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Status: I'm making my own blogging tool using MS Access. However, I need help from a friend who's away for the weekend
Are Toronto's Problems Self-Made?
On Tuesday, Globe and Mail business columnist Eric Reguly charged that Toronto's problem is not that it is being short-changed by the provincial and federal governments, but rather that sleaze and mismanagement at City Hall are what's hurting our city and its budgets. He notes the MFP Scandal and the Union Station deal as glaring examples of this sort of shady business. All these deals happen to revolve around the same group of cronies -- Mayor Mel Lastman, Blue Jays President Paul Godfrey, construction boss Larry Tannebaum -- among others. It has also been reported elsewhere that there is overlap with the gang who ripped off the province in the Ontario Realty Corporation land scam. Illegal campaign contributions go uninvestigated by city police. And today it has even been reported that a Lastman-favoured supplier is linked to the "godfather of the Italian mafia in Montreal." So, Reguly is certainly right when he claims that:
So far, [Toronto] has shown it can't manage taxpayers' money.
But this doesn't give us less right to complain about senior levels of government. In fact, it gives us much more reason to be steaming angry with Queen's Park and the Harris/Eves government. Prior to the hated megacity legislation, Toronto seemed to be a reasonably well-run municipality. When you look at what has happened since, it seems clear that all the anticipated negative consequences have come true. As Wendell Cox predicted, we've gotten "Less Democracy for More Money". In a speech on February 26, 1997, he said:
Communities will have less access to government. Bigger municipal government will be less sensitive to neighborhood concerns. People will be relegated to second class status, because effectively dealing with city hall will require the hiring of lawyers and lobbyists. Special interests will gain great advantage.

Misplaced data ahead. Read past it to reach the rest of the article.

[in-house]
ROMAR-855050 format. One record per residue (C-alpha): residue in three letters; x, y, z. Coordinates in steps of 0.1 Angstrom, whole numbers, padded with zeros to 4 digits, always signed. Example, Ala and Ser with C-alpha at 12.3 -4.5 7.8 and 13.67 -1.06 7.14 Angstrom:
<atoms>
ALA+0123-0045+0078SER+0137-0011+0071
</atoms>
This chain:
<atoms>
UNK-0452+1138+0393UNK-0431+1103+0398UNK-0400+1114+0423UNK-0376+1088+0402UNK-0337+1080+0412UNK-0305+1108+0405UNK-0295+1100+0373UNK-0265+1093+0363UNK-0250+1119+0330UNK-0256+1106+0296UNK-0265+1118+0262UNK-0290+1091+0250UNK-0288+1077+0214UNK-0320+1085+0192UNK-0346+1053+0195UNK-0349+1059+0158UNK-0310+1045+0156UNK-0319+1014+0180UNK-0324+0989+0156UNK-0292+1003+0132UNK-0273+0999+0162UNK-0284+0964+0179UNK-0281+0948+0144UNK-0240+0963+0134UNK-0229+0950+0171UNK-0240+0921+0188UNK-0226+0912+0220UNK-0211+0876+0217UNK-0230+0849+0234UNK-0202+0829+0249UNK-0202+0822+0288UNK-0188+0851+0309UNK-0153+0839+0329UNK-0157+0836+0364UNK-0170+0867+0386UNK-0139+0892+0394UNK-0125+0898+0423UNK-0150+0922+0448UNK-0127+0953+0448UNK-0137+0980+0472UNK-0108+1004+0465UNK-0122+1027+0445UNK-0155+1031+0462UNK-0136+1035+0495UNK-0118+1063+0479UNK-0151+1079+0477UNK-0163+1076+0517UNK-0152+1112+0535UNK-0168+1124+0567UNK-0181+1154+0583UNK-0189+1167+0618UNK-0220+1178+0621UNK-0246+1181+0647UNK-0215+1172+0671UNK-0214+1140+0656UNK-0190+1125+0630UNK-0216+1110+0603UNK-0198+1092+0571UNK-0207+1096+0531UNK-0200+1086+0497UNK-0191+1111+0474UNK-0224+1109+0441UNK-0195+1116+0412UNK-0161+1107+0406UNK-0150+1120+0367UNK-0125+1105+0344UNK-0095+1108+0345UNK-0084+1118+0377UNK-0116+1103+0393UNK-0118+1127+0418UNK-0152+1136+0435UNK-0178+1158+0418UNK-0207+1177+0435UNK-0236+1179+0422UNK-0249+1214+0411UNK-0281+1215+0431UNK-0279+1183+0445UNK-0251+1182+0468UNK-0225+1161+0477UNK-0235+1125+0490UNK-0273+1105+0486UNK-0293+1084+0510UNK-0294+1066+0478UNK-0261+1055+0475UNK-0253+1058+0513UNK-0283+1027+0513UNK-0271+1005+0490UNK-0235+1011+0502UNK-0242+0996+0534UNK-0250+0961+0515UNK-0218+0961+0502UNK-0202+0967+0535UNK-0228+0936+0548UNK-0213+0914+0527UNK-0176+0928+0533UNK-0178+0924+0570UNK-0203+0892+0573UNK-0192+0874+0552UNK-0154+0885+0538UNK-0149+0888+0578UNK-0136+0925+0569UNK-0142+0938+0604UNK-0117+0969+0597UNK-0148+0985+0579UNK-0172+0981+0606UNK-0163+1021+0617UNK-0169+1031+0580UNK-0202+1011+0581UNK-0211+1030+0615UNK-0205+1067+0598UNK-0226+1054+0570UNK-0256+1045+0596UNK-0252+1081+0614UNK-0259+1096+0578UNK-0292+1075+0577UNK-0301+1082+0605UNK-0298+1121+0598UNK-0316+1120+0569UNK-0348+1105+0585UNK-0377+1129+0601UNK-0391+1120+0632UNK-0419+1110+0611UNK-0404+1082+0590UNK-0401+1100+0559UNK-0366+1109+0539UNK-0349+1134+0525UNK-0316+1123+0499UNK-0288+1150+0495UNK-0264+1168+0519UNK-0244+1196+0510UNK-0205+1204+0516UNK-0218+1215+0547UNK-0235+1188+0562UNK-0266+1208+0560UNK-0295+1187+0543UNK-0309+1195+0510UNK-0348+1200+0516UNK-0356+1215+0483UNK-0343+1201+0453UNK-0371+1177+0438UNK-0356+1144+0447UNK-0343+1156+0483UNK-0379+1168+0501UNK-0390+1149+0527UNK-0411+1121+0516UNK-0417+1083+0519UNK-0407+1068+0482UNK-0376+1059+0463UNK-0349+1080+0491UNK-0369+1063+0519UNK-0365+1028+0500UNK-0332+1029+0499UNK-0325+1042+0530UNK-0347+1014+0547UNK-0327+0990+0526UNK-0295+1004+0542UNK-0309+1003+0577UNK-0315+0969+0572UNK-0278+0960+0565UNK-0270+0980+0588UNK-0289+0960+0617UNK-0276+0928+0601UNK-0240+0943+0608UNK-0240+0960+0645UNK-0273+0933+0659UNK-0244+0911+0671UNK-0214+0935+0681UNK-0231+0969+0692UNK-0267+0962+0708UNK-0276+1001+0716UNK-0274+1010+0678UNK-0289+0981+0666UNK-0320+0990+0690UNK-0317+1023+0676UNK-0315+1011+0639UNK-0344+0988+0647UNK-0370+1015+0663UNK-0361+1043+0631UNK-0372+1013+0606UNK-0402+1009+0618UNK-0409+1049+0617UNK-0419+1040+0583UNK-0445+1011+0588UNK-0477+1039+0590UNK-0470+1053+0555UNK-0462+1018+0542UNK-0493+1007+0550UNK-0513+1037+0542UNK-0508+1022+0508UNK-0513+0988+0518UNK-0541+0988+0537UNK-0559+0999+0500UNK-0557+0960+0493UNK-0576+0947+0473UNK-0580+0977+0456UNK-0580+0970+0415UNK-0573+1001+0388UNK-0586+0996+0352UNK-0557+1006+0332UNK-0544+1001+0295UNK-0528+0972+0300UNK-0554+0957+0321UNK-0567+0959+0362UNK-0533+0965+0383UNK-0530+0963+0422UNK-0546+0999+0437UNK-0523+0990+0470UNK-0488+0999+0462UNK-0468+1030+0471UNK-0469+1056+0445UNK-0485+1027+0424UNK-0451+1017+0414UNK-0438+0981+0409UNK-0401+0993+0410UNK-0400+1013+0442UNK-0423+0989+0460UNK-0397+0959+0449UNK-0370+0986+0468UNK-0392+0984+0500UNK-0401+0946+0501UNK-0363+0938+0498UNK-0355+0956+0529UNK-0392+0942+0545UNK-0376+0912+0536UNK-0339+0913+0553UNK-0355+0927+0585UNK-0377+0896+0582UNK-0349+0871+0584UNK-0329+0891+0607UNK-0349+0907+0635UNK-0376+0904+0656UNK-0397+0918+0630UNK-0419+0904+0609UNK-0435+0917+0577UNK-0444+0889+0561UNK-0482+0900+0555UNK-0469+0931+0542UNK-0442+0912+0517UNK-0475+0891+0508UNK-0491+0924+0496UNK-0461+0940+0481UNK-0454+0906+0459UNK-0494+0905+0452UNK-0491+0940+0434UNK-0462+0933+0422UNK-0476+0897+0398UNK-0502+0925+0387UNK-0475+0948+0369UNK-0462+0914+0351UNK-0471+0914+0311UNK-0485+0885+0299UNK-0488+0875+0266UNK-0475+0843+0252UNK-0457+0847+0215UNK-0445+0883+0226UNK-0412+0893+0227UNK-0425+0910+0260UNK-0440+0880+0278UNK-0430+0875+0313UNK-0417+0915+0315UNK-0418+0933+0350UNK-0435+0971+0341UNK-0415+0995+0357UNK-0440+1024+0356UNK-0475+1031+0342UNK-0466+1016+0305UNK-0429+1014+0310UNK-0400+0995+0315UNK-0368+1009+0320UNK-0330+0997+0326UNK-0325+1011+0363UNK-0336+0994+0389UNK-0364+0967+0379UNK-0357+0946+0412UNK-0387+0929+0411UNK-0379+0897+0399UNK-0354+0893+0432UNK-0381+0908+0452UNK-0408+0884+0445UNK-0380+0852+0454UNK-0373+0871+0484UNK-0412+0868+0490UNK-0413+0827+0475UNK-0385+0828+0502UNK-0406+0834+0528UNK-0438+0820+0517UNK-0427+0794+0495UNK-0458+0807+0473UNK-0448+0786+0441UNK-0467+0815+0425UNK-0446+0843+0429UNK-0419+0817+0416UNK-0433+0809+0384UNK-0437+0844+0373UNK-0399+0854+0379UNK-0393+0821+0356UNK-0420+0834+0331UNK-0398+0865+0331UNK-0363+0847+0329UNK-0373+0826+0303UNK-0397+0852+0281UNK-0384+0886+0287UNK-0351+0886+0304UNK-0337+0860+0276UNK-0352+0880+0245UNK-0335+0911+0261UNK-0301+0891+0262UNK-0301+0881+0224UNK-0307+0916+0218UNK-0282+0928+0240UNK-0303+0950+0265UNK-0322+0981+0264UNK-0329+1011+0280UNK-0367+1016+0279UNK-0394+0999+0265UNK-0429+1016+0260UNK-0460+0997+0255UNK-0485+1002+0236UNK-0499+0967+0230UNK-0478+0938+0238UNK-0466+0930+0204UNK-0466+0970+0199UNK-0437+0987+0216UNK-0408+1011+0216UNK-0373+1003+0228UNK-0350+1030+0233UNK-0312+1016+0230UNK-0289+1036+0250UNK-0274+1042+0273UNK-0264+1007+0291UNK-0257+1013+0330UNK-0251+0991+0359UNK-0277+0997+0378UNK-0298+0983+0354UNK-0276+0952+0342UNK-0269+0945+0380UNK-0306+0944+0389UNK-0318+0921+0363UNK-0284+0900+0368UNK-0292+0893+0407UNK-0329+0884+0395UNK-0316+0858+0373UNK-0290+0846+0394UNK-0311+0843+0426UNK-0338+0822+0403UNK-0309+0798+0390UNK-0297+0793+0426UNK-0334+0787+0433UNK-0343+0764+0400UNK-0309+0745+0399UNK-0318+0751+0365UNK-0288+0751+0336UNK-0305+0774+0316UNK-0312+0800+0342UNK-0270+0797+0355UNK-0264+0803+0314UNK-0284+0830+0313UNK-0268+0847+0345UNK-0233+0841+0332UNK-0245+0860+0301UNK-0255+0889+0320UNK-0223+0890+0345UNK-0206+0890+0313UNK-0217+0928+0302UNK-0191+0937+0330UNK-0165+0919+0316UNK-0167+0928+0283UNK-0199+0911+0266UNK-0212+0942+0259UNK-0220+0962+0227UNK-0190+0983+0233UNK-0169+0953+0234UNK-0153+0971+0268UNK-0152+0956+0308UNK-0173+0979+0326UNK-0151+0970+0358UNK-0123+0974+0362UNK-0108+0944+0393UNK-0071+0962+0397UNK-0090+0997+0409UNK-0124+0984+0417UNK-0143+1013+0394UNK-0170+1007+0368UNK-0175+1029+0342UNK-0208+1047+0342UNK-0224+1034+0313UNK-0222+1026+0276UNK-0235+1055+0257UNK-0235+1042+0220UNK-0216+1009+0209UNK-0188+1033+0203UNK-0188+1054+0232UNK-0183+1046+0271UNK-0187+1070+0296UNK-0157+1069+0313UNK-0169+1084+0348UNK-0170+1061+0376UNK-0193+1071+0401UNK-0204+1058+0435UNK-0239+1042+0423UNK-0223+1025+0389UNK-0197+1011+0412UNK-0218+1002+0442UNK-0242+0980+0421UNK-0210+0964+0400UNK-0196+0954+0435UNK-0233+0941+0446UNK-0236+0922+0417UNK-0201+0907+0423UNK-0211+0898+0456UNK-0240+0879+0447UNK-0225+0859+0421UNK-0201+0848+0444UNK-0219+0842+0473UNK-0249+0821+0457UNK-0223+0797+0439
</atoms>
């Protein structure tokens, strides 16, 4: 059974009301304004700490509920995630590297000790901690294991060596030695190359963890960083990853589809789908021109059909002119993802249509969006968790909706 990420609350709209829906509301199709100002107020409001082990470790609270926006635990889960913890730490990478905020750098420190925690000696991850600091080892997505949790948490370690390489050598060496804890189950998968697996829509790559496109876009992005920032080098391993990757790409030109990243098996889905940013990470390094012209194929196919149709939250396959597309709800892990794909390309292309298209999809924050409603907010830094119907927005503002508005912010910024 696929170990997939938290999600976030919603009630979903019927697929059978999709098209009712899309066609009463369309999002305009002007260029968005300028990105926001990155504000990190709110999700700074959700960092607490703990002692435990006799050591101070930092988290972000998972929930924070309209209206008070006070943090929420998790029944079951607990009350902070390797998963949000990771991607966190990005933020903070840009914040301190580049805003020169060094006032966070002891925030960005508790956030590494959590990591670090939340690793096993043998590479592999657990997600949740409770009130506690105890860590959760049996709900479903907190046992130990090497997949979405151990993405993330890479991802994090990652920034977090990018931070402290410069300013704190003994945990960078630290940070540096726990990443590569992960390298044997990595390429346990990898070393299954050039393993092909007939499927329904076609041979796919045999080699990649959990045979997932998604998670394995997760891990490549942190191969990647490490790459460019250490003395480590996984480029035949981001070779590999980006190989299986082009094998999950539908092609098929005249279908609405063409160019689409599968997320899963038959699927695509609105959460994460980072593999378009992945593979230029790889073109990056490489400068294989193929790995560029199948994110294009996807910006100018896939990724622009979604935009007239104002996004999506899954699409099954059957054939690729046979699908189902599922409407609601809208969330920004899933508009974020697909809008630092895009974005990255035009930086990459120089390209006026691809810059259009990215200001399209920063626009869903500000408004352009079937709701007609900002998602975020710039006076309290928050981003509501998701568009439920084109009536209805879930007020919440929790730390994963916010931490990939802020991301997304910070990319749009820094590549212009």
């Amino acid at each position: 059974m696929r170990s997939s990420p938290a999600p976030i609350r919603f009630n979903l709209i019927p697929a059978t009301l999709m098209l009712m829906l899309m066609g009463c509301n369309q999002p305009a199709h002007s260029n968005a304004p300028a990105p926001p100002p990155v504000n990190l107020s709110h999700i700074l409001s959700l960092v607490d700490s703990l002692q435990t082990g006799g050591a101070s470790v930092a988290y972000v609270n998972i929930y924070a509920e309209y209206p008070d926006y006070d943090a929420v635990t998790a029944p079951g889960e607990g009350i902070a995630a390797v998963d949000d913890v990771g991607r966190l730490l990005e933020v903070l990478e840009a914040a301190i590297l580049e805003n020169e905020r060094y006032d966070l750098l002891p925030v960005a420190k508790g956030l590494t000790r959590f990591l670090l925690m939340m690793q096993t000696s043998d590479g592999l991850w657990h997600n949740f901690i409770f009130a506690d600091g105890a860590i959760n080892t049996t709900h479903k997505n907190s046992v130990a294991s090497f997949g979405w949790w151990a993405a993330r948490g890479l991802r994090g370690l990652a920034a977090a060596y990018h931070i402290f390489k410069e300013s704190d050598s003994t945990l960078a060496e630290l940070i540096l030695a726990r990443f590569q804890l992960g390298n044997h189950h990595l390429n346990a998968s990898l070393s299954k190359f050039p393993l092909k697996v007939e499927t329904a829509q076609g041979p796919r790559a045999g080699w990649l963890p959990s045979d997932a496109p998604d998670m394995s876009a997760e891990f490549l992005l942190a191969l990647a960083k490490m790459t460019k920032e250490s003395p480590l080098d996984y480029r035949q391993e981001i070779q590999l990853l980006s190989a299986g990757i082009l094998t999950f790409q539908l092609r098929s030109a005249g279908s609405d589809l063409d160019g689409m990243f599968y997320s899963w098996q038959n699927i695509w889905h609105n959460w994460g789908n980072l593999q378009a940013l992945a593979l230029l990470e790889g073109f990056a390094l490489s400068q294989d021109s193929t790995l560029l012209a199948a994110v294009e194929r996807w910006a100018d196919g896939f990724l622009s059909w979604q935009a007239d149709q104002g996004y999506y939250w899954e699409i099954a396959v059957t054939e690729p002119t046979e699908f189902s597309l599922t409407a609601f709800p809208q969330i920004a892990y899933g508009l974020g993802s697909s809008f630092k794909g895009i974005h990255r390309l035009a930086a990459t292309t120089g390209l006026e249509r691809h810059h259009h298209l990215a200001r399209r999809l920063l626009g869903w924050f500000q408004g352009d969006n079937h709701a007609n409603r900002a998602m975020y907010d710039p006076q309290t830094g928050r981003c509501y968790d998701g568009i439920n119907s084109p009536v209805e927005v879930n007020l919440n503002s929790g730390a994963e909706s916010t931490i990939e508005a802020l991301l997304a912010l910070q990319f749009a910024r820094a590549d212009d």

Our new, giant municipality is one where massive cash is now the key to being elected. As reported in Monday's Toronto Star, mayoral candidates will need to spend at least $1,000,000 on this campaign if they hope to compete at all. It's the kind of place where the dominant force for five years has been a complete clown -- the kind of guy about whom it can be said "everything he touches turns to crap". Reguly is right that Toronto's City Hall is terribly run, and we can thank Mike Harris for that. (Not to mention Al Leach, Harris' municipal affairs minister at the time, who knew better than to run for re-election in this city, but who has since gotten involved with the gang working on the Union Station deal. What a guy!) Not only did the Harris/Eves Tories download terrible costs on the city, and rearrange "Who Does What" so that the city ends up paying for the sorts of expenses not found in the areas where Tory votes come from, they also imposed a costly system on us that seems guaranteed to result in corrupt local government. City Hall doesn't even have the power to clean itself up. They need provincial permission to monitor the interaction of lobbyists and local officials. Indeed, Torontonians have the right to be very angry. Especially those of us who live in the formerly-well-run old city of Toronto. The downtown core residents have been forced to pay all the increased costs -- of downloading, of the megacity, of the corruption -- because of the property tax "reforms" imposed by you-know-who in Queen's Park (As reported by John Barber):
The reason is that central-city assessments are increasing at a faster pace than suburban assessments -- as determined by the relentless [current value assessment] machine. That's great for speculators in downtown real estate, but it makes life tough for people actually trying to live south of Eglinton Avenue, who are being asked to shoulder an ever-growing share of the local tax burden regardless of their incomes or ability to pay.
A city councillor has given me information that implies old-city core residential property taxes have been going up an average of 10% per year since 1997. I'm still working on verifying that number. Whatever the number is, it's a lot. I just don't understand why the residents of Riverdale and Rosedale, Forest Hill and The Annex, and all the rest of the old city aren't storming the provincial legislature.

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